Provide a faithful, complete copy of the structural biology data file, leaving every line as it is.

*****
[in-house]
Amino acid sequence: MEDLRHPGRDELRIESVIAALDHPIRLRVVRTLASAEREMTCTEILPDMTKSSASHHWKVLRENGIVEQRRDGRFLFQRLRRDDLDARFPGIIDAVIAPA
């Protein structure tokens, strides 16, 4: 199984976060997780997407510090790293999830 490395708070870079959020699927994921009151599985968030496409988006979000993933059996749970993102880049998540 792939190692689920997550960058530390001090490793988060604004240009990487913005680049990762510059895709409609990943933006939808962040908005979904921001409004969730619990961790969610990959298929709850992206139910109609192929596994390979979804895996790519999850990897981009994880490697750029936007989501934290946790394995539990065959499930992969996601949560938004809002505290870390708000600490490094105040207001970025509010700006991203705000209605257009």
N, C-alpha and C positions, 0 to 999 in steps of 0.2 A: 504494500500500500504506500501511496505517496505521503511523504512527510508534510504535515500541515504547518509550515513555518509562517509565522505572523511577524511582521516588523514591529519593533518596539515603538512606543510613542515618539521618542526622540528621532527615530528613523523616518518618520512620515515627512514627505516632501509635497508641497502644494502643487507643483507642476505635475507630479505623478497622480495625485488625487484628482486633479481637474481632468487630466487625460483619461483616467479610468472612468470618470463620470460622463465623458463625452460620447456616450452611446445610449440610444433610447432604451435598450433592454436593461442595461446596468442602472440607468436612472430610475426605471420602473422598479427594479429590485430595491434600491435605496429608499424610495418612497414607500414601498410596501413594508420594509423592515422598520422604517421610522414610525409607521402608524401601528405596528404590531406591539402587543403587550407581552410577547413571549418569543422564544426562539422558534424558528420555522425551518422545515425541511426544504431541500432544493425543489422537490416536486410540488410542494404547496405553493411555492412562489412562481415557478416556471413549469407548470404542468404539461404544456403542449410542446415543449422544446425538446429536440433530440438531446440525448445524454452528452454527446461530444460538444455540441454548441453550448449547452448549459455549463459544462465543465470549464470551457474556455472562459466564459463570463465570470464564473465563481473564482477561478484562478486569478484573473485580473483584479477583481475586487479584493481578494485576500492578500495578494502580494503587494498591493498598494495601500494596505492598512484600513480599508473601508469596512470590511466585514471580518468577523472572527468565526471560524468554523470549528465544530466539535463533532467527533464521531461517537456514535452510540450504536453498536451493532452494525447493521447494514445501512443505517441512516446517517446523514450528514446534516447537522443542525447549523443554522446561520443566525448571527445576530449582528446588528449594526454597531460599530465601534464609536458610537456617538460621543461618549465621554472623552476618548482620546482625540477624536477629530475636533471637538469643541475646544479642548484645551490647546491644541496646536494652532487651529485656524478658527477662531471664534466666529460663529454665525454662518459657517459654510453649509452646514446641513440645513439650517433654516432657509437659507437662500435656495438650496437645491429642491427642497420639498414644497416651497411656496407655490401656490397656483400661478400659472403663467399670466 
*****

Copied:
[in-house]
Amino acid sequence: MEDLRHPGRDELRIESVIAALDHPIRLRVVRTLASAEREMTCTEILPDMTKSSASHHWKVLRENGIVEQRRDGRFLFQRLRRDDLDARFPGIIDAVIAPA
């Protein structure tokens, strides 16, 4: 199984976060997780997407510090790293999830 490395708070870079959020699927994921009151599985968030496409988006979000993933059996749970993102880049998540 792939190692689920997550960058530390001090490793988060604004240009990487913005680049990762510059895709409609990943933006939808962040908005979904921001409004969730619990961790969610990959298929709850992206139910109609192929596994390979979804895996790519999850990897981009994880490697750029936007989501934290946790394995539990065959499930992969996601949560938004809002505290870390708000600490490094105040207001970025509010700006991203705000209605257009």
N, C-alpha and C positions, 0 to 999 in steps of 0.2 A: 504494500500500500504506500501511496505517496505521503511523504512527510508534510504535515500541515504547518509550515513555518509562517509565522505572523511577524511582521516588523514591529519593533518596539515603538512606543510613542515618539521618542526622540528621532527615530528613523523616518518618520512620515515627512514627505516632501509635497508641497502644494502643487507643483507642476505635475507630479505623478497622480495625485488625487484628482486633479481637474481632468487630466487625460483619461483616467479610468472612468470618470463620470460622463465623458463625452460620447456616450452611446445610449440610444433610447432604451435598450433592454436593461442595461446596468442602472440607468436612472430610475426605471420602473422598479427594479429590485430595491434600491435605496429608499424610495418612497414607500414601498410596501413594508420594509423592515422598520422604517421610522414610525409607521402608524401601528405596528404590531406591539402587543403587550407581552410577547413571549418569543422564544426562539422558534424558528420555522425551518422545515425541511426544504431541500432544493425543489422537490416536486410540488410542494404547496405553493411555492412562489412562481415557478416556471413549469407548470404542468404539461404544456403542449410542446415543449422544446425538446429536440433530440438531446440525448445524454452528452454527446461530444460538444455540441454548441453550448449547452448549459455549463459544462465543465470549464470551457474556455472562459466564459463570463465570470464564473465563481473564482477561478484562478486569478484573473485580473483584479477583481475586487479584493481578494485576500492578500495578494502580494503587494498591493498598494495601500494596505492598512484600513480599508473601508469596512470590511466585514471580518468577523472572527468565526471560524468554523470549528465544530466539535463533532467527533464521531461517537456514535452510540450504536453498536451493532452494525447493521447494514445501512443505517441512516446517517446523514450528514446534516447537522443542525447549523443554522446561520443566525448571527445576530449582528446588528449594526454597531460599530465601534464609536458610537456617538460621543461618549465621554472623552476618548482620546482625540477624536477629530475636533471637538469643541475646544479642548484645551490647546491644541496646536494652532487651529485656524478658527477662531471664534466666529460663529454665525454662518459657517459654510453649509452646514446641513440645513439650517433654516432657509437659507437662500435656495438650496437645491429642491427642497420639498414644497416651497411656496407655490401656490397656483400661478400659472403663467399670466 